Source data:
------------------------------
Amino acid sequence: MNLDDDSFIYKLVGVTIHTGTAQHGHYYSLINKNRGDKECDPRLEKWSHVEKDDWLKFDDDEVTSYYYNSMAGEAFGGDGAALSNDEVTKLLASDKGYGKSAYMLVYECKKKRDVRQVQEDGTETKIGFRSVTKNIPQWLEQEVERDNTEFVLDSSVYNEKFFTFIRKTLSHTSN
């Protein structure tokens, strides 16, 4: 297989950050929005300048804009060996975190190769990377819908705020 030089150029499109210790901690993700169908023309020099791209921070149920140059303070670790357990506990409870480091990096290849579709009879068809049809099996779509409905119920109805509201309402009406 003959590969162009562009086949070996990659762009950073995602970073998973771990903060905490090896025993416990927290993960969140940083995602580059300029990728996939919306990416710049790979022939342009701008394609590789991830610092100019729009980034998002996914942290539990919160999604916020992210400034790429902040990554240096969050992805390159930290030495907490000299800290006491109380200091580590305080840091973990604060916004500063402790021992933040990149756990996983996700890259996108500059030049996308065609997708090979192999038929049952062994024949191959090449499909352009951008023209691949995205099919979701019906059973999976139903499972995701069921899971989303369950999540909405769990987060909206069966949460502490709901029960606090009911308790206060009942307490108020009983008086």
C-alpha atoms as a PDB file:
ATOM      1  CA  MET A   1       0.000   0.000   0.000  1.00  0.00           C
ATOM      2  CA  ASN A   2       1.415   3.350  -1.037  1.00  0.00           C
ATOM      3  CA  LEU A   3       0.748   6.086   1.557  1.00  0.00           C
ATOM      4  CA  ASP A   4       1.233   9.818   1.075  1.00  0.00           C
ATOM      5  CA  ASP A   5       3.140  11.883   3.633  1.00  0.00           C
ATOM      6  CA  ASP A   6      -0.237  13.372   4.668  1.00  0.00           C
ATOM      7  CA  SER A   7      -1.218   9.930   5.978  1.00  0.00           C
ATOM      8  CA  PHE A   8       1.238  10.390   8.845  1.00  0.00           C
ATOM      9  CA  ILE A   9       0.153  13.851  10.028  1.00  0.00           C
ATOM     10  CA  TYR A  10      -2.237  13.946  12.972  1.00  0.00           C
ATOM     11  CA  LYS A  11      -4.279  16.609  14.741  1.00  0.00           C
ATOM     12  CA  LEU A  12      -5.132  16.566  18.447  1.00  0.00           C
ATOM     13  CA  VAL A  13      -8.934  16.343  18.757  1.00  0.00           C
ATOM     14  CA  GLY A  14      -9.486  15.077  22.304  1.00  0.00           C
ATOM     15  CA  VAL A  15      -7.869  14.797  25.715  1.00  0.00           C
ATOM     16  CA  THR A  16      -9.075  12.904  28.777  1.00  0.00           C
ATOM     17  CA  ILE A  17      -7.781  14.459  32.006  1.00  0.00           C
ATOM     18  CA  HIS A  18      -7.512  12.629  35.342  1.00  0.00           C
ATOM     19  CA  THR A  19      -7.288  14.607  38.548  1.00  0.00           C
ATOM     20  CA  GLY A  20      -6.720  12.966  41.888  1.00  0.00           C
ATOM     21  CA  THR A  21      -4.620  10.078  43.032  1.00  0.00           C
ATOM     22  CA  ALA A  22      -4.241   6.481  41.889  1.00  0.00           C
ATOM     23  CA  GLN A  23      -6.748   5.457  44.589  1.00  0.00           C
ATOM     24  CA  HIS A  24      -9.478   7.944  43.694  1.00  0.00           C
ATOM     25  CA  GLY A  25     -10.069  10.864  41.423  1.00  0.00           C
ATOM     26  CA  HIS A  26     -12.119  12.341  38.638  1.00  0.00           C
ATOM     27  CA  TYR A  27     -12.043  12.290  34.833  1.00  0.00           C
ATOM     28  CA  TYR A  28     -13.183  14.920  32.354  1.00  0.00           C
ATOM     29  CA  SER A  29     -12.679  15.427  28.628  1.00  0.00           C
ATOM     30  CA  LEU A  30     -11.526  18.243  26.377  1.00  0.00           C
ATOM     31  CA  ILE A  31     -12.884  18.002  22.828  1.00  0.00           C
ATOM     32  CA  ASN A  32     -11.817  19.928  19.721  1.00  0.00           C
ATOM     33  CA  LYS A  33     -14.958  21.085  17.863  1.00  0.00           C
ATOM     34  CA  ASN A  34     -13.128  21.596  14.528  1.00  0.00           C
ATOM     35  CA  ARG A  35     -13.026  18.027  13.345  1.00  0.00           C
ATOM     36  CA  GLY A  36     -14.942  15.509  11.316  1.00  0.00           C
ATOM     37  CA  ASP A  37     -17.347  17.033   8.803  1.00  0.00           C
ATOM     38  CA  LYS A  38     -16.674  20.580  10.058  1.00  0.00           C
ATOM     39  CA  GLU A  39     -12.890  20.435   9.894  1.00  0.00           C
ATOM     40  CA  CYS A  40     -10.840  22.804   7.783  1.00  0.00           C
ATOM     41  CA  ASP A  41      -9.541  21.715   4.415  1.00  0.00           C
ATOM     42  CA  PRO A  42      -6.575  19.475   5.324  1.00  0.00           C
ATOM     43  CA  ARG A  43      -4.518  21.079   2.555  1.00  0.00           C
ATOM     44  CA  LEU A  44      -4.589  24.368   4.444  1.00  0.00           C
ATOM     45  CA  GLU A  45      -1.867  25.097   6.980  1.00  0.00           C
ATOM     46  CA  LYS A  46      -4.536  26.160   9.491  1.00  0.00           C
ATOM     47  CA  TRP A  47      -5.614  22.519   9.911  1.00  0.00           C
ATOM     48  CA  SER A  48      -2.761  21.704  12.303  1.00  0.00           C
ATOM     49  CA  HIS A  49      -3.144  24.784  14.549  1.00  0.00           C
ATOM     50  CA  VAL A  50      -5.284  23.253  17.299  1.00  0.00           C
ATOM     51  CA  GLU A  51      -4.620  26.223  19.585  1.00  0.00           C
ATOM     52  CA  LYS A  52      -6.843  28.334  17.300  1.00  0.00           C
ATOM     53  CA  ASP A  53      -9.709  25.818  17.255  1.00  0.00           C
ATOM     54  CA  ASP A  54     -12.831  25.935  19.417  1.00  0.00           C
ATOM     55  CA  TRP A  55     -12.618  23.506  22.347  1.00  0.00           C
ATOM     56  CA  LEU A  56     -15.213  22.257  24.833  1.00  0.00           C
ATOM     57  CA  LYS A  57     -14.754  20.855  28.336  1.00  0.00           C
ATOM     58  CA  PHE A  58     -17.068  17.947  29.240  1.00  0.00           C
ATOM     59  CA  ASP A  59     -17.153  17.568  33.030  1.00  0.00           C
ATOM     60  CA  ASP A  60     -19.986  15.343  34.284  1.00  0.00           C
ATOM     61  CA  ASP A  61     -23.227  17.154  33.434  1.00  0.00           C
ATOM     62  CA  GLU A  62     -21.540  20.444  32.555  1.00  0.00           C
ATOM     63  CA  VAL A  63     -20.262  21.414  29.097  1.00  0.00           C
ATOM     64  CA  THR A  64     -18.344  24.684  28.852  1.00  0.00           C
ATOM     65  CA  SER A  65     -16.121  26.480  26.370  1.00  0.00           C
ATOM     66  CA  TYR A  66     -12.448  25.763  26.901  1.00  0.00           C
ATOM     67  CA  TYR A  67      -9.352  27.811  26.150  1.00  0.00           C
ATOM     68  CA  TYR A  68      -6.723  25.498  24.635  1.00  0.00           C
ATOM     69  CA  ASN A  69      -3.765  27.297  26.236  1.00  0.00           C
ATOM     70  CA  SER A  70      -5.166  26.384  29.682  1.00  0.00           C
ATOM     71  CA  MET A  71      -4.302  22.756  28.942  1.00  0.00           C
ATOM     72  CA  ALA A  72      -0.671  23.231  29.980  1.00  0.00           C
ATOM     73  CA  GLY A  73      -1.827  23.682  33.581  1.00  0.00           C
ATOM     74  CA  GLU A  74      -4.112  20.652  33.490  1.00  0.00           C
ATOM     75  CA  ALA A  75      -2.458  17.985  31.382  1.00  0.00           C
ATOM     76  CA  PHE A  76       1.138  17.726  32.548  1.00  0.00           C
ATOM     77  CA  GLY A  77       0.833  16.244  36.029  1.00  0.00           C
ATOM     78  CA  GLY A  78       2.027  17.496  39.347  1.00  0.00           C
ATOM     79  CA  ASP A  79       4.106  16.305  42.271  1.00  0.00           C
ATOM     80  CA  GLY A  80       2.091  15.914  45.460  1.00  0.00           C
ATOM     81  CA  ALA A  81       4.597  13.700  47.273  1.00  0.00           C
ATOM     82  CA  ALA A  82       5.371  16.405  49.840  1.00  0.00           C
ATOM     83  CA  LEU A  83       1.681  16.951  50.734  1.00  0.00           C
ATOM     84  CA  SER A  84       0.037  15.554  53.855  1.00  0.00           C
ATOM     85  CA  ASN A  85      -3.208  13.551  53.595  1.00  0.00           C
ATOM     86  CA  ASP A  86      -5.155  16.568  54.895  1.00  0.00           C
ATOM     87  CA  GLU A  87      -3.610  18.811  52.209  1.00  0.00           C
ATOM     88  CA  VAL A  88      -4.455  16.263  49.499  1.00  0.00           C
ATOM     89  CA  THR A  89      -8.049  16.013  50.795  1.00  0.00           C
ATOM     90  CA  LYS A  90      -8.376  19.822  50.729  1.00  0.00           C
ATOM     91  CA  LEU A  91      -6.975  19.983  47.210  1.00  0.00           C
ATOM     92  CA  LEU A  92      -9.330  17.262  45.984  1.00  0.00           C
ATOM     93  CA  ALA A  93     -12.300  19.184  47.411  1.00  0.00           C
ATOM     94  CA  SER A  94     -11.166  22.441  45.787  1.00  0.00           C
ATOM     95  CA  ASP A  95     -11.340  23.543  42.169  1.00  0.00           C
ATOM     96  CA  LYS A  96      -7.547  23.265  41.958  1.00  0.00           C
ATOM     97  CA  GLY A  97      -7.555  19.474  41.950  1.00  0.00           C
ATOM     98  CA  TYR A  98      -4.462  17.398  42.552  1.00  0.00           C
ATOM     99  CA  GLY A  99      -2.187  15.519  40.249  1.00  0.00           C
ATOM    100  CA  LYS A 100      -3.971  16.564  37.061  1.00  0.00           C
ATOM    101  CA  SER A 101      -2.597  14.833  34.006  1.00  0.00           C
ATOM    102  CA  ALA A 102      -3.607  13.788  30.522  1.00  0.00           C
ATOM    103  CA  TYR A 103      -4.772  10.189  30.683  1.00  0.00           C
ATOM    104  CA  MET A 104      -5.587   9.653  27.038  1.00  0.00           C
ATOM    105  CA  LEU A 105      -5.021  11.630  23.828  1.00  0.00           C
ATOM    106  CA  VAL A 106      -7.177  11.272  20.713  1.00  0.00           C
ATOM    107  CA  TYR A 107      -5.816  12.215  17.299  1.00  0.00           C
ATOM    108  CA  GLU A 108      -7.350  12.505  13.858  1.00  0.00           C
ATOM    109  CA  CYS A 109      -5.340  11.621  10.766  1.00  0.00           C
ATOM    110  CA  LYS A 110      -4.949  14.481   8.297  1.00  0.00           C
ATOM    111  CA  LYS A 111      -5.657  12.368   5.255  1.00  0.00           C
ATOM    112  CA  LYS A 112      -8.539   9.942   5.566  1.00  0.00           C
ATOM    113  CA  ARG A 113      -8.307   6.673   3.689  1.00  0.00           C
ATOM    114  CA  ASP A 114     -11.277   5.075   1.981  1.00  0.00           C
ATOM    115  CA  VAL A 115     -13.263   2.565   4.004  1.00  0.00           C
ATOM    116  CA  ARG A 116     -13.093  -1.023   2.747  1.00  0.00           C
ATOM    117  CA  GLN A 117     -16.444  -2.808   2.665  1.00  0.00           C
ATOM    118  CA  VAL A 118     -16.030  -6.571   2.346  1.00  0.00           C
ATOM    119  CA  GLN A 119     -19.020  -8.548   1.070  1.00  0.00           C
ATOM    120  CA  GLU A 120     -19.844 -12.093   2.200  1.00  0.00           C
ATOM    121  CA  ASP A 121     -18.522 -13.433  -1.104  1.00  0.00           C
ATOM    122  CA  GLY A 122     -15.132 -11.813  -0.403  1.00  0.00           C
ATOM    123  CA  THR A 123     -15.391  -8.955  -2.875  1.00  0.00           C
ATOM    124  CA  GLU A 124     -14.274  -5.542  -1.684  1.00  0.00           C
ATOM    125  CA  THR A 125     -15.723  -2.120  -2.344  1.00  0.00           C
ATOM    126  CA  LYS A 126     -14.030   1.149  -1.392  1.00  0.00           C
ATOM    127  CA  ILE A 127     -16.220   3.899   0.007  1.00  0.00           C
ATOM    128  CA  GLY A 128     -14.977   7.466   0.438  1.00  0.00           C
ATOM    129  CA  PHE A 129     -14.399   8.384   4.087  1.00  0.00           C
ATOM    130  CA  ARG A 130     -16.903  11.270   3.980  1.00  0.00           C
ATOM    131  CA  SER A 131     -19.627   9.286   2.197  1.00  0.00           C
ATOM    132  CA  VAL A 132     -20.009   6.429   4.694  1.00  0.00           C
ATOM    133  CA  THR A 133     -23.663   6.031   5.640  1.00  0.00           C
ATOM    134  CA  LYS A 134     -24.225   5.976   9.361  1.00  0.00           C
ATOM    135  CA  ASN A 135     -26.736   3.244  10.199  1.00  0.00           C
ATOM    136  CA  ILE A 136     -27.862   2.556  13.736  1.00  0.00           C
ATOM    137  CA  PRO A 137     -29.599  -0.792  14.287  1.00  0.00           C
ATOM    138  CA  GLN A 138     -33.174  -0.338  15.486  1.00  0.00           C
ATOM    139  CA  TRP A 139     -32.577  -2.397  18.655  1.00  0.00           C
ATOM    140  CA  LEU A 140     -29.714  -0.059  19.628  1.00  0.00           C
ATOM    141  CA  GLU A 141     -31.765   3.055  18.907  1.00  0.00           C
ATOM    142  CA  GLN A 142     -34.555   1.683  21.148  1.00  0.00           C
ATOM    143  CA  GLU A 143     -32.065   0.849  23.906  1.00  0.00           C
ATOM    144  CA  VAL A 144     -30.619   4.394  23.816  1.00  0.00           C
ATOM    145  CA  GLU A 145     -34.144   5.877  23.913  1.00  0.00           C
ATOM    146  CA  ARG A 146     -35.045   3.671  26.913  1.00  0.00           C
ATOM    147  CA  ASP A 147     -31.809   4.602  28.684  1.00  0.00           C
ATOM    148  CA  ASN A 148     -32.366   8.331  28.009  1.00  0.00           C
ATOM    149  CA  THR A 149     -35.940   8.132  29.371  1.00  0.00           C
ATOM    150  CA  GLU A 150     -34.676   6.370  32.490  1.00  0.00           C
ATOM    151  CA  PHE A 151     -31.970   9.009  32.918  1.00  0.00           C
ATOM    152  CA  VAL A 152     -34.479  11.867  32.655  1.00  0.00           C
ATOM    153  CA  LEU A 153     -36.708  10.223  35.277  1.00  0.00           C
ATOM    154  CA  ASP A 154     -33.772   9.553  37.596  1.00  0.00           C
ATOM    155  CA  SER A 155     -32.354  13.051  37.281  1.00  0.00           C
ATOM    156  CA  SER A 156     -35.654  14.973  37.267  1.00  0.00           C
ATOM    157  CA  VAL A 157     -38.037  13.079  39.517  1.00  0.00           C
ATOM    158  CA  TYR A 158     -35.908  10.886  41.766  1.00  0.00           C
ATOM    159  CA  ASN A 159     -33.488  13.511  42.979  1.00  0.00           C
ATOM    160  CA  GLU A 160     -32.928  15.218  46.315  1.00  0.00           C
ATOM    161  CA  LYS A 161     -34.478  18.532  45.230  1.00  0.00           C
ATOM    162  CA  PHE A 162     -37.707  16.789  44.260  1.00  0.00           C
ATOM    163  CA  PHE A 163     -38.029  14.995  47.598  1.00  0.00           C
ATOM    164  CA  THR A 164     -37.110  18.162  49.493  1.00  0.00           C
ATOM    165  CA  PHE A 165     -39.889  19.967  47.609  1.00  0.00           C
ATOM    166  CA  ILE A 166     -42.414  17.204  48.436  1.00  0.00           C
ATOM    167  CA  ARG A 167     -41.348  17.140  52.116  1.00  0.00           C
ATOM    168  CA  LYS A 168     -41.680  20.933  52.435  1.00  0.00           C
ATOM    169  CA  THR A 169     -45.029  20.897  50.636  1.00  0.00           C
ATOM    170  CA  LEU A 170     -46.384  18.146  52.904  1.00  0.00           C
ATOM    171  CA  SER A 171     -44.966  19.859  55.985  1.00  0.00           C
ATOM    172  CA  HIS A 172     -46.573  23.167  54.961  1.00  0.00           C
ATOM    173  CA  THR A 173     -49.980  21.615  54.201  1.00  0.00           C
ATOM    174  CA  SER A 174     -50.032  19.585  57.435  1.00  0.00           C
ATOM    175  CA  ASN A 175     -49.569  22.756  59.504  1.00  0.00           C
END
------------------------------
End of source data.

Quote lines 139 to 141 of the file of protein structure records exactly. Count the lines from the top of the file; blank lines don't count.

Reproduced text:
ATOM    136  CA  ILE A 136     -27.862   2.556  13.736  1.00  0.00           C
ATOM    137  CA  PRO A 137     -29.599  -0.792  14.287  1.00  0.00           C
ATOM    138  CA  GLN A 138     -33.174  -0.338  15.486  1.00  0.00           C